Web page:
Wednesday, September 24, 2008

Not 'business friendly' post #14 - noise restrictions

Even before Ohio had a smoking ban, the City of Toledo passed one. The result was that many businesses spent loads of money to separate their patron areas into smoking and non-smoking, in addition to installing upgraded air filtering systems.

That money, it turns out, was wasted after Ohio passed a much more restrictive smoking ban. Now, in response to the total ban of smoking in bars and restaurants, many businesses are building outdoor patios where patrons can have service and a smoke. Of course, that presents its own problems as patrons also want to enjoy the sounds emanating from said establishments.

As District Councilwoman Wilma Brown opined, the reason taxpayers are leaving Toledo is because of the "durn noise." (Actually, they're leaving because of high taxes, high government spending, lack of job opportunities and poor schools - but that's another rant for another post.) So Toledo City Council is considering enhanced restrictions in their noise laws.

During last night's meeting, they decided to continue the measure until their next meeting, but not before adding a very anti-business amendment.

According to the amendment, the first two violations would result in a warning. Upon a third violation, the city would suspend the business’ occupancy permit for two business days. On the fourth violation, it is suspended five days; a fifth violation results in a 15-day suspension.

Yes, you read that correctly. Toledo, with the highest unemployment rate of all the urban areas in the state, wants to shut down a business and put all its employees out of work if they make too much noise!

Fortunately, not all members of council think that's a good idea. The amendment passed 7-4 with Michael Ashford, Joe McNamara, George Sarantou, and Mark Sobczak voting against the stricter penalties. Betty Shultz was absent.

What amazes me are the number of people who didn't anticipate such an issue in response to the smoking ban. The new law says you can smoke outside, but not inside. So what did people think bars and eateries were going to do? And if an establishment has an outdoor area, wouldn't it make equal sense that any entertainment would be extended to the outside venue?

The public may demand reasonable restrictions on noise, but do we really want to sanction violators by shutting down their business?

This certainly doesn't say 'welcome' to companies considering doing business here. Instead, it screams 'not business friendly' and enhances the anti-business reputation Toledo is proving it deserves.

I'll have more to say about this tonight on Eye On Toledo, so tune in!

2 comments:

Tim Higgins said...

Maggie,

As you point out so clearly, Toledo is not a business friendly environment (unless perhaps you are a "green" business). Continued examples of incremental government regulation and intrusion will see more businesses depart and new ones less likely to to come. Councilwoman Wilma Brown's comment simply highlights how out of touch our local leaders are with the situation.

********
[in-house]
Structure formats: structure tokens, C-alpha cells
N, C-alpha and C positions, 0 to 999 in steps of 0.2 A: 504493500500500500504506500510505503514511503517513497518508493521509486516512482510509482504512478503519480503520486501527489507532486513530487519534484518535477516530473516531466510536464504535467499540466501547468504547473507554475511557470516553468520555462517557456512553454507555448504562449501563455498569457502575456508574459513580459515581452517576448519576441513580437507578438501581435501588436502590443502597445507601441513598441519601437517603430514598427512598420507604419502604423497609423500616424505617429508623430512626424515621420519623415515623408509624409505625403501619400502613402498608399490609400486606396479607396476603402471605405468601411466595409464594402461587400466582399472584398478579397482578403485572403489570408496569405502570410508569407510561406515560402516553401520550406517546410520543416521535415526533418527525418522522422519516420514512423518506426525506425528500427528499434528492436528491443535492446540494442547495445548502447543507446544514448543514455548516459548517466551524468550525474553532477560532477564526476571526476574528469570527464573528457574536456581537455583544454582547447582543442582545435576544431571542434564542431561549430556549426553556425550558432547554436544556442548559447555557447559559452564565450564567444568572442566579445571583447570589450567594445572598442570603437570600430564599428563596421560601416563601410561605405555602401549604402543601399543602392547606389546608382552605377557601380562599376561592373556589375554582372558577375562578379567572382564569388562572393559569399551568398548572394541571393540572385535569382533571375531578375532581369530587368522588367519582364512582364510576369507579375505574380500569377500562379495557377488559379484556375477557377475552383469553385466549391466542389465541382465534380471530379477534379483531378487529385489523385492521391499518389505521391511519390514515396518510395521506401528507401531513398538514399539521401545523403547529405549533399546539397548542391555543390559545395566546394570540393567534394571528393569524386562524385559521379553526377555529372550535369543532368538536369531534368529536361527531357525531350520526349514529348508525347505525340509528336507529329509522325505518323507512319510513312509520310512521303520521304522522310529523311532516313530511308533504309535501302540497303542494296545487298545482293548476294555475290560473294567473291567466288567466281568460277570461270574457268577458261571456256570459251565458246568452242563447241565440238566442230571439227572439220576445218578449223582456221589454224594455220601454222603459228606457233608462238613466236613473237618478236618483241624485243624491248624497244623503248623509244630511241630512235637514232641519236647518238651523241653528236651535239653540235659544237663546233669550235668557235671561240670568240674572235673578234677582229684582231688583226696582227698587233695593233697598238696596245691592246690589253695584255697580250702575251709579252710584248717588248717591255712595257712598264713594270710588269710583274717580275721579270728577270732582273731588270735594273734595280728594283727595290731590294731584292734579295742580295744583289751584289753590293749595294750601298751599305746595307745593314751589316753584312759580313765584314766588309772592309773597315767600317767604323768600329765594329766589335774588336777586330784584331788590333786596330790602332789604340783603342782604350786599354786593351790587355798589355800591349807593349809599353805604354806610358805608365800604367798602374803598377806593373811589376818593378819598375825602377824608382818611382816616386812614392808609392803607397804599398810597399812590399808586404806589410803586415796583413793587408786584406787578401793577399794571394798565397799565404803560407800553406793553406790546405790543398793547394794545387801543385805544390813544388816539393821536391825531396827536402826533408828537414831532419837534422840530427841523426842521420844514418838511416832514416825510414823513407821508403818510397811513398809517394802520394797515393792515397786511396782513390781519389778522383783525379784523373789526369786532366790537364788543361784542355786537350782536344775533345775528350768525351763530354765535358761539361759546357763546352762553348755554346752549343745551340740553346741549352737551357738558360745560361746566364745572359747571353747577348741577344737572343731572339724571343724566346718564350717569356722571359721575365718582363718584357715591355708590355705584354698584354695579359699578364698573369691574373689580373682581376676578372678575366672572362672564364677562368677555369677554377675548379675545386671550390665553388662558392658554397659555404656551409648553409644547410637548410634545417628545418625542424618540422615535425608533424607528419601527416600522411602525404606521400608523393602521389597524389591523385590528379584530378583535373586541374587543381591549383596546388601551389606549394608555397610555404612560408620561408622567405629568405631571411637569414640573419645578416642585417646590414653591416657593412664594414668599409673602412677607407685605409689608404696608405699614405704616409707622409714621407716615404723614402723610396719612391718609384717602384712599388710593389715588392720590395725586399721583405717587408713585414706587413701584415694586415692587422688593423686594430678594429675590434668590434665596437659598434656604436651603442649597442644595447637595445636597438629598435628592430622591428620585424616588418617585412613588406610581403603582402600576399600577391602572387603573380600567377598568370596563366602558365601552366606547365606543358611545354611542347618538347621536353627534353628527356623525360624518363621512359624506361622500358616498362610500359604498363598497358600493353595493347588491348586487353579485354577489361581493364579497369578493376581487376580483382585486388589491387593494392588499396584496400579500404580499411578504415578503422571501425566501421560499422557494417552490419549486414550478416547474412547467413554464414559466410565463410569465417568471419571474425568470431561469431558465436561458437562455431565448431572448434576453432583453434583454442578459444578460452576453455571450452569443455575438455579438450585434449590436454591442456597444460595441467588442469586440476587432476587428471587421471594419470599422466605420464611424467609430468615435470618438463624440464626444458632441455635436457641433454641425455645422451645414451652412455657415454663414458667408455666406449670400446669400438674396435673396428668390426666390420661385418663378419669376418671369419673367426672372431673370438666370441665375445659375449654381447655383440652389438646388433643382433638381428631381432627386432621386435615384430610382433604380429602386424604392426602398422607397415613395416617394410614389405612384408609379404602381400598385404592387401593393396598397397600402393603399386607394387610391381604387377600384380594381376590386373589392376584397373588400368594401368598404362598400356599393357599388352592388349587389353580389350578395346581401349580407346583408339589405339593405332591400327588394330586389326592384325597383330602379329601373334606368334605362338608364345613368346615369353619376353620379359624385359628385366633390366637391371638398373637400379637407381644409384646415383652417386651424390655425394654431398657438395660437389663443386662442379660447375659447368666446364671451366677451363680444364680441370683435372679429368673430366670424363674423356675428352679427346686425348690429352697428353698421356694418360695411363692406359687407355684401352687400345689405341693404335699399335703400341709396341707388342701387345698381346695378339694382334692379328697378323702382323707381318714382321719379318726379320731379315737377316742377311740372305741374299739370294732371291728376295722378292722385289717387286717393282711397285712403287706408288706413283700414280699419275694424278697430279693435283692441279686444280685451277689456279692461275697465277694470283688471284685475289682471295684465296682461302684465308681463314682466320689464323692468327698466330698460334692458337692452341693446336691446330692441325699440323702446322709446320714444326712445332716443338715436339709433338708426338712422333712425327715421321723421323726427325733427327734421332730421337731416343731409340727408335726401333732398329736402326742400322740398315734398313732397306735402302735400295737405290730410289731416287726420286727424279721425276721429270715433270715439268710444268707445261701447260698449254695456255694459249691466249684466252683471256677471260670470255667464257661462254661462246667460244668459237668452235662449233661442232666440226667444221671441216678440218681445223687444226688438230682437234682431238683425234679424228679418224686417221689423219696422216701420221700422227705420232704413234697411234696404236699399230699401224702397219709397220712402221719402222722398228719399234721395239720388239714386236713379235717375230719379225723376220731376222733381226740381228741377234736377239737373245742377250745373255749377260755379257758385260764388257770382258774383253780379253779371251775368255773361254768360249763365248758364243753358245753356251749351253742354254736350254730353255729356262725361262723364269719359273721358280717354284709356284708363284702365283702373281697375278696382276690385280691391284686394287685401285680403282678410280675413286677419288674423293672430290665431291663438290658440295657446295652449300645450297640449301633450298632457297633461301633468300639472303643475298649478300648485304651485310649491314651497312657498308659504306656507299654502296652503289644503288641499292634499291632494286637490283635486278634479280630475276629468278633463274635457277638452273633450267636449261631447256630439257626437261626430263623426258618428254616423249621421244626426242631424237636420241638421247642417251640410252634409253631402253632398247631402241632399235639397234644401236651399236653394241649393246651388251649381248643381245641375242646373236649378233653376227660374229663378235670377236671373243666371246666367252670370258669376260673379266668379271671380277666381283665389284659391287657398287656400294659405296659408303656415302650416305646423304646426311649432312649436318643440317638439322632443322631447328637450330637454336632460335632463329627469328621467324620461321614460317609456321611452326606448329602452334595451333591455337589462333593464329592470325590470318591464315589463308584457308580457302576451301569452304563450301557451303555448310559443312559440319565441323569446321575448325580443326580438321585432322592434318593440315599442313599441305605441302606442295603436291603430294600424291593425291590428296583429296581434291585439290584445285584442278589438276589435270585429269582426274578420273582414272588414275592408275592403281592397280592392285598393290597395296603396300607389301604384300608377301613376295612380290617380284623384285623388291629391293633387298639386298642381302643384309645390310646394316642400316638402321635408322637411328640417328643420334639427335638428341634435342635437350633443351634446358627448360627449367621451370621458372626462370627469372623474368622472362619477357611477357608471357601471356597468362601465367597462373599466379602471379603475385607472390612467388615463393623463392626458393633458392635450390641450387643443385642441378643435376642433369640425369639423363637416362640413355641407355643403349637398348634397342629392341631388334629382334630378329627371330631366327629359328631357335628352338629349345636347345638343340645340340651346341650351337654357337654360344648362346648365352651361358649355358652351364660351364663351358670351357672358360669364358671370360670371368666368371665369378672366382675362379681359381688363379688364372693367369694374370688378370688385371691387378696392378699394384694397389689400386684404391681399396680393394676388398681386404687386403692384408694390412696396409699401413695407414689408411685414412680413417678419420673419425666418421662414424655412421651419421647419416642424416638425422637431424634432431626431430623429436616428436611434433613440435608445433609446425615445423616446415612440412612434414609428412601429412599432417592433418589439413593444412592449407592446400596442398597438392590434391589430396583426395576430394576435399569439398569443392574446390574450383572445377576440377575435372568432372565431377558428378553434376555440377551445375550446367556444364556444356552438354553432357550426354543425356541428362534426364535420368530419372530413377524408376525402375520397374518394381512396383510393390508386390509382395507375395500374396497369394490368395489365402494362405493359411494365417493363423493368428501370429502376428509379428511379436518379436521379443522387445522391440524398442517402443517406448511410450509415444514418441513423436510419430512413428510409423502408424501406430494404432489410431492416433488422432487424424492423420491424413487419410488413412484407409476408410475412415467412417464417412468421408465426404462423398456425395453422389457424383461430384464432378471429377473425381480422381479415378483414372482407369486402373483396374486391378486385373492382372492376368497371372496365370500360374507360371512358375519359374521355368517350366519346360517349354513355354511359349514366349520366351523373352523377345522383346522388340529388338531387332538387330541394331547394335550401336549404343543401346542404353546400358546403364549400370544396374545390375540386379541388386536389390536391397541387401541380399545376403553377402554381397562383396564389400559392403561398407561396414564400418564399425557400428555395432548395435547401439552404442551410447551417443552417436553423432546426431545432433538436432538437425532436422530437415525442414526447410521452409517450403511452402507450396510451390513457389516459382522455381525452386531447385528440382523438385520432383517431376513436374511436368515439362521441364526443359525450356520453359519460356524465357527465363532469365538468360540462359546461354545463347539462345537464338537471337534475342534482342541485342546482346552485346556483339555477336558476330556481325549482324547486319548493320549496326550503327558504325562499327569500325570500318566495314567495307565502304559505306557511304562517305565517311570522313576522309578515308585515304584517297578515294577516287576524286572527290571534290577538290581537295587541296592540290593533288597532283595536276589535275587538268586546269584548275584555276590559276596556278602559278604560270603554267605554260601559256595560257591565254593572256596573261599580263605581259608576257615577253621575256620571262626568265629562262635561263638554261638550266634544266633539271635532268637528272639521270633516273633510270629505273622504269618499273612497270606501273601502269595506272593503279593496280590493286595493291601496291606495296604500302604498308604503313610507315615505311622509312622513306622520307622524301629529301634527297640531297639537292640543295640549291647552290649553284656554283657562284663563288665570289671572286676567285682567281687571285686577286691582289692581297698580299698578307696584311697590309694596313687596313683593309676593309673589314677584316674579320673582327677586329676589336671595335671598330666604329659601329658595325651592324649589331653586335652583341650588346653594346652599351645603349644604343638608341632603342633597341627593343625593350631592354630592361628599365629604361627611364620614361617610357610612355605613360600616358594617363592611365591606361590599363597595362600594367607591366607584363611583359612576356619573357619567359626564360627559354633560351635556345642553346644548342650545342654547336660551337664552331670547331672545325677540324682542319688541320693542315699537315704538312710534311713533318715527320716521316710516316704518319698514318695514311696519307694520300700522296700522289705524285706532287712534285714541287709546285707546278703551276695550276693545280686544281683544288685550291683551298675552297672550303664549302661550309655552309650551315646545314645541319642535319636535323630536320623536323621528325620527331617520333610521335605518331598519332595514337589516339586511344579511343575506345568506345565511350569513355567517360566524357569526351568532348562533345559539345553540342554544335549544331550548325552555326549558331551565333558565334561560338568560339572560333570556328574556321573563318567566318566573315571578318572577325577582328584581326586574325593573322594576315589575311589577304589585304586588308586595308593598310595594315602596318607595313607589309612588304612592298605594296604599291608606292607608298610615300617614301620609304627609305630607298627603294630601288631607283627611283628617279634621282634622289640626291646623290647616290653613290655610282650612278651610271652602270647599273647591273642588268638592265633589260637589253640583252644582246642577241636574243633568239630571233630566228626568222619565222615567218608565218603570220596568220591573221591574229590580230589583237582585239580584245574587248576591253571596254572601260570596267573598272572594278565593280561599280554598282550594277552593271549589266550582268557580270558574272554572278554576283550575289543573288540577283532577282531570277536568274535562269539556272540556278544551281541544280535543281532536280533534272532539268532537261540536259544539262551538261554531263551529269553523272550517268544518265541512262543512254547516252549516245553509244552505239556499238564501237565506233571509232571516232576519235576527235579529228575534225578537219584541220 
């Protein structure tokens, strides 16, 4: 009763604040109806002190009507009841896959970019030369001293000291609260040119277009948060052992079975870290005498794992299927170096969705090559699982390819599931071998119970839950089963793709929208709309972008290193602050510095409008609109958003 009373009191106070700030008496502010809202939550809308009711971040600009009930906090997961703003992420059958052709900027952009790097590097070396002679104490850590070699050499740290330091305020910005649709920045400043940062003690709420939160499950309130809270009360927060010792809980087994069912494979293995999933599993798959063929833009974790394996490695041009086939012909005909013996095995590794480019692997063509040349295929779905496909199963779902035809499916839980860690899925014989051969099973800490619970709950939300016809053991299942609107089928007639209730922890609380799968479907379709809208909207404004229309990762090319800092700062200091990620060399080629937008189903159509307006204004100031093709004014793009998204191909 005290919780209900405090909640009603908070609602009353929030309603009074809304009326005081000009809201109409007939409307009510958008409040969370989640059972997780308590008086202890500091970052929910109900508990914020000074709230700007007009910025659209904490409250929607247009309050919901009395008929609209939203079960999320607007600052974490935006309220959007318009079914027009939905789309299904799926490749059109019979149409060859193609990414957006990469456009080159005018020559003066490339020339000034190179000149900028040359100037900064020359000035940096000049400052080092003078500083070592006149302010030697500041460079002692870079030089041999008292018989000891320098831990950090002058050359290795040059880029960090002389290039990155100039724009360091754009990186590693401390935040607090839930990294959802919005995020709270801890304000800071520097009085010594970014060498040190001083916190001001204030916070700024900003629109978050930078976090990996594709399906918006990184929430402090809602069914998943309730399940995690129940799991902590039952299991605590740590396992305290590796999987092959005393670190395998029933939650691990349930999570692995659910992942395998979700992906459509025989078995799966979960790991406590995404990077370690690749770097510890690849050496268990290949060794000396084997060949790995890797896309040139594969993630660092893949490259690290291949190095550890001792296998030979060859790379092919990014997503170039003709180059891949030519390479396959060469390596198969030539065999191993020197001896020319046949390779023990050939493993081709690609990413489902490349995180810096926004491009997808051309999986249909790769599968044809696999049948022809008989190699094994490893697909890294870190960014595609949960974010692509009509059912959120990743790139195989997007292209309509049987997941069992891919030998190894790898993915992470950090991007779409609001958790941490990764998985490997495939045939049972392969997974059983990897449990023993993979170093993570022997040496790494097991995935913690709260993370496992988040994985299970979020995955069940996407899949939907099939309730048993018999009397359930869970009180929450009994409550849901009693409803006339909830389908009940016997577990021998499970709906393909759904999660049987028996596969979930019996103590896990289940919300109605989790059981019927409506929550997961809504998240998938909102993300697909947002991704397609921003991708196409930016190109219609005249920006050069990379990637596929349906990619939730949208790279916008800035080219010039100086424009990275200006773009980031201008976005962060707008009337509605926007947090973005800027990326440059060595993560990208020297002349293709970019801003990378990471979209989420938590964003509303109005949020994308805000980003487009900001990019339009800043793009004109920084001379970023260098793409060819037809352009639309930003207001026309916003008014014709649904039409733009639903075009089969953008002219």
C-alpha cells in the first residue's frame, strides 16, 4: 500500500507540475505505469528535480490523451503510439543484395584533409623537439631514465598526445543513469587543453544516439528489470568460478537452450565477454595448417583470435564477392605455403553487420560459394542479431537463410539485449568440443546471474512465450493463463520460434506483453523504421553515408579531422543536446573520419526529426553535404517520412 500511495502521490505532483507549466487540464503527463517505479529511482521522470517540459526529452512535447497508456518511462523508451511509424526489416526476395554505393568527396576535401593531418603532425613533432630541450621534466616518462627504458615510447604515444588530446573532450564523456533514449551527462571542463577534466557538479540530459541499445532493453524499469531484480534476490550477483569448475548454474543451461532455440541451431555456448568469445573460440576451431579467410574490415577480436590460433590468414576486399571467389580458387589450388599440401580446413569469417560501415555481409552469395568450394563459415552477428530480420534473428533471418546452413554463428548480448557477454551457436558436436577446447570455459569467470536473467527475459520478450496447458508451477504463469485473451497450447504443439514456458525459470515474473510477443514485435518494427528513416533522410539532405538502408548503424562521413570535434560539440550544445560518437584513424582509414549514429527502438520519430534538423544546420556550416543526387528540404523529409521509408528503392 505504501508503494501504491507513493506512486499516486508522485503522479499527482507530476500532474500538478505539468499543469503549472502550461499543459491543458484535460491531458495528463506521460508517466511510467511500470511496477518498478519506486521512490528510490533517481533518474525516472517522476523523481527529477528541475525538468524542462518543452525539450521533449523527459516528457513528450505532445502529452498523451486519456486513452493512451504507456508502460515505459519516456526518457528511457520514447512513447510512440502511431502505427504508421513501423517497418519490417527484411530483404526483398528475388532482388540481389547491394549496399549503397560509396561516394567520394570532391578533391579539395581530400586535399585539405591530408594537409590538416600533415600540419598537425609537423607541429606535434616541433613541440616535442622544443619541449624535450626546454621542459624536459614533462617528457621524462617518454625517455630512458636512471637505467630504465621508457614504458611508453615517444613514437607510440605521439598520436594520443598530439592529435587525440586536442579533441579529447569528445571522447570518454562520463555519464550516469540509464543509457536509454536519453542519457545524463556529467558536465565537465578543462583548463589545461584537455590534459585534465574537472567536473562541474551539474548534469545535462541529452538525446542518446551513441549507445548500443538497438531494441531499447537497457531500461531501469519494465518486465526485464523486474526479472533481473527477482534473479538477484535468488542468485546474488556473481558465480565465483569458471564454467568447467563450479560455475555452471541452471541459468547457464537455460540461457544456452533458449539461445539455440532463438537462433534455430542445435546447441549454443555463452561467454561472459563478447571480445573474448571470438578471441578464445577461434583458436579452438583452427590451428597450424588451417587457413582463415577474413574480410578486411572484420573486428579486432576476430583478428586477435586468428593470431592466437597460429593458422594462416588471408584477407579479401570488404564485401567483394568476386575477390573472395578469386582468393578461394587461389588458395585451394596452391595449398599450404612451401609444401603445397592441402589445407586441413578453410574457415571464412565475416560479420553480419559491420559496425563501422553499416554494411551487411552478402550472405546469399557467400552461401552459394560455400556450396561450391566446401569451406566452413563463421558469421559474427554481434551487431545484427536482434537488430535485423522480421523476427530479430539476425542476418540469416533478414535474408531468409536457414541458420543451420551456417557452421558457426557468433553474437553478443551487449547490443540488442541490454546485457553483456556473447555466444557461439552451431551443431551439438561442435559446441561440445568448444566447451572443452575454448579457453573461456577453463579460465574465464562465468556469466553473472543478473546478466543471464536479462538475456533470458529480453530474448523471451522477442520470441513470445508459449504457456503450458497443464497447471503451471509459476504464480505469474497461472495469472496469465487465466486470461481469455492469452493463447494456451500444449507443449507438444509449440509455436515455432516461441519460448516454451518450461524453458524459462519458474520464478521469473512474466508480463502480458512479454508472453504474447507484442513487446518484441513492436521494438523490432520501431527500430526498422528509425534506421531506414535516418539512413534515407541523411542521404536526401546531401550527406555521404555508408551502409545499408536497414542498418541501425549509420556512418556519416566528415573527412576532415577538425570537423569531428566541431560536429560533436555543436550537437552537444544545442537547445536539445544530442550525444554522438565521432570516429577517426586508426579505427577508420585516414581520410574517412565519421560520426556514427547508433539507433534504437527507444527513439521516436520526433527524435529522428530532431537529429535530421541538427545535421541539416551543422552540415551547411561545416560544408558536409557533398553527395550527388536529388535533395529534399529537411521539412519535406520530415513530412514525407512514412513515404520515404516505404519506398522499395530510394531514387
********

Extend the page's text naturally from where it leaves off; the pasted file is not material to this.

As this proceeds, we can expect additional unintended consequences (or maybe intentioned). Increasing restriction on "smoking patios" will have additional impact on already suffering bar and restaurant owners. Shutting down these operations as part of the punishment process will have an impact on tax revenues. (You don't pay taxes on money you don't make while shut down.) National franchises for either type of establishment will go elsewhere rather than deal with this nonsense.

On the other hand, additional restrictions on the evil practice of smoking will advance other agendas...

The A-Hole Lawyer said...

Opportunity Lost - Business Friendly.

Earlier this week I attended the Ohio Trucking Association state convention here in Toledo. This convention brings together some of the most powerful business interests in the state and nation. Officers from global companies such as Cummins Engine Co. and Chevron International were present. Representatives from the largest trucking companies in Ohio and the nation were in attendance, along with small operations and single owner-operators. There were also lawyers and other service industry representatives such as insurance agents present.

Mayor Finkbeiner was scheduled to open the convention. A chance to address the collective group of powerful businessmen and women who are key to any growth of Toledo's, Lucas County's and Ohio's business community. But, at the start of the convention, it was expressed to the audience that organizers were uncertain if the Mayor was coming, so they started without him.

He showed up late, about 30 minutes late. Carty breezed into the room, read and presented a plaque showing a "proclamation" of how important the OTA was with a bunch of "whereas" language, gave lip service to the InterModal Project, and left.


See my full rant at TAHL blog.

But as usual the City and its captain continue to work against business and toward large government regulation. I could talk all day about the "unintended" (meaning OOOOOPS) consequences of the smoking ban.

TAHL

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